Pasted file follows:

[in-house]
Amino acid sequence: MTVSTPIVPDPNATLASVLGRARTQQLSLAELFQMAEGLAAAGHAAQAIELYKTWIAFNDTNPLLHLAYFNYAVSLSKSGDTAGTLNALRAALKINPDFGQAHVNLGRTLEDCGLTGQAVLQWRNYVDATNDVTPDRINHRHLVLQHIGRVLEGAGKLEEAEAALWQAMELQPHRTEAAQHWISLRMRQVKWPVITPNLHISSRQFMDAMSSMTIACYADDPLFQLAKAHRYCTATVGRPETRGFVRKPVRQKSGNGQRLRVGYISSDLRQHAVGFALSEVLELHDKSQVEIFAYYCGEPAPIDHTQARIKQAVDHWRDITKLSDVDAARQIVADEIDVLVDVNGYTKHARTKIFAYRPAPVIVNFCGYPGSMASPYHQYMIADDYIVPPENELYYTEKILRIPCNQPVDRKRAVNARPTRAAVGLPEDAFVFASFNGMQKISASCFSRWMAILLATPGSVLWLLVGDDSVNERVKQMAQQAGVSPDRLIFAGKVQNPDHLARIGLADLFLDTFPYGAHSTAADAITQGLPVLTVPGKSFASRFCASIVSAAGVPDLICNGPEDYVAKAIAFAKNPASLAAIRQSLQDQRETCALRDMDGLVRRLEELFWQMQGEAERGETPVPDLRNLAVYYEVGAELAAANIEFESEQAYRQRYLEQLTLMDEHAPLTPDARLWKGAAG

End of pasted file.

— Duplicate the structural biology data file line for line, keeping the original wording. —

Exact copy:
[in-house]
Amino acid sequence: MTVSTPIVPDPNATLASVLGRARTQQLSLAELFQMAEGLAAAGHAAQAIELYKTWIAFNDTNPLLHLAYFNYAVSLSKSGDTAGTLNALRAALKINPDFGQAHVNLGRTLEDCGLTGQAVLQWRNYVDATNDVTPDRINHRHLVLQHIGRVLEGAGKLEEAEAALWQAMELQPHRTEAAQHWISLRMRQVKWPVITPNLHISSRQFMDAMSSMTIACYADDPLFQLAKAHRYCTATVGRPETRGFVRKPVRQKSGNGQRLRVGYISSDLRQHAVGFALSEVLELHDKSQVEIFAYYCGEPAPIDHTQARIKQAVDHWRDITKLSDVDAARQIVADEIDVLVDVNGYTKHARTKIFAYRPAPVIVNFCGYPGSMASPYHQYMIADDYIVPPENELYYTEKILRIPCNQPVDRKRAVNARPTRAAVGLPEDAFVFASFNGMQKISASCFSRWMAILLATPGSVLWLLVGDDSVNERVKQMAQQAGVSPDRLIFAGKVQNPDHLARIGLADLFLDTFPYGAHSTAADAITQGLPVLTVPGKSFASRFCASIVSAAGVPDLICNGPEDYVAKAIAFAKNPASLAAIRQSLQDQRETCALRDMDGLVRRLEELFWQMQGEAERGETPVPDLRNLAVYYEVGAELAAANIEFESEQAYRQRYLEQLTLMDEHAPLTPDARLWKGAAG